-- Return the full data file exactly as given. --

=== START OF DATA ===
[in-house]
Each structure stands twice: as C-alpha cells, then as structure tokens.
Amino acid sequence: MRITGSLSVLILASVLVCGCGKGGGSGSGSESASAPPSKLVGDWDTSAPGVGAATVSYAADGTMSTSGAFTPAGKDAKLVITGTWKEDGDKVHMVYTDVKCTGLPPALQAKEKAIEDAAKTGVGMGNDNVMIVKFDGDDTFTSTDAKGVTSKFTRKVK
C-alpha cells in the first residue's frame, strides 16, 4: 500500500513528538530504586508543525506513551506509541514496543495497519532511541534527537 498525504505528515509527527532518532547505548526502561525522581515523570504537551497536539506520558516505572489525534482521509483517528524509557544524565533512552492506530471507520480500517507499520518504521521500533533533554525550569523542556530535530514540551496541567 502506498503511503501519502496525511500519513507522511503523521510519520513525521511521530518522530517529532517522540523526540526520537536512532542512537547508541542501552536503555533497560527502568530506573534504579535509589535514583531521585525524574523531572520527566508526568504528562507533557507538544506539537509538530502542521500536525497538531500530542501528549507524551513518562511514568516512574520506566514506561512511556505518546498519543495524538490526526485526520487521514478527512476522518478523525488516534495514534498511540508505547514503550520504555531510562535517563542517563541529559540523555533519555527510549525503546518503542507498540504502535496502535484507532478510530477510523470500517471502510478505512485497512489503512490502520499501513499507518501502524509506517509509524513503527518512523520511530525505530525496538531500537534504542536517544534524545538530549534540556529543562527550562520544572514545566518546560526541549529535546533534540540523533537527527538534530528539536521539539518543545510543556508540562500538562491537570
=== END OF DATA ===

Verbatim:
[in-house]
Each structure stands twice: as C-alpha cells, then as structure tokens.
Amino acid sequence: MRITGSLSVLILASVLVCGCGKGGGSGSGSESASAPPSKLVGDWDTSAPGVGAATVSYAADGTMSTSGAFTPAGKDAKLVITGTWKEDGDKVHMVYTDVKCTGLPPALQAKEKAIEDAAKTGVGMGNDNVMIVKFDGDDTFTSTDAKGVTSKFTRKVK
C-alpha cells in the first residue's frame, strides 16, 4: 500500500513528538530504586508543525506513551506509541514496543495497519532511541534527537 498525504505528515509527527532518532547505548526502561525522581515523570504537551497536539506520558516505572489525534482521509483517528524509557544524565533512552492506530471507520480500517507499520518504521521500533533533554525550569523542556530535530514540551496541567 502506498503511503501519502496525511500519513507522511503523521510519520513525521511521530518522530517529532517522540523526540526520537536512532542512537547508541542501552536503555533497560527502568530506573534504579535509589535514583531521585525524574523531572520527566508526568504528562507533557507538544506539537509538530502542521500536525497538531500530542501528549507524551513518562511514568516512574520506566514506561512511556505518546498519543495524538490526526485526520487521514478527512476522518478523525488516534495514534498511540508505547514503550520504555531510562535517563542517563541529559540523555533519555527510549525503546518503542507498540504502535496502535484507532478510530477510523470500517471502510478505512485497512489503512490502520499501513499507518501502524509506517509509524513503527518512523520511530525505530525496538531500537534504542536517544534524545538530549534540556529543562527550562520544572514545566518546560526541549529535546533534540540523533537527527538534530528539536521539539518543545510543556508540562500538562491537570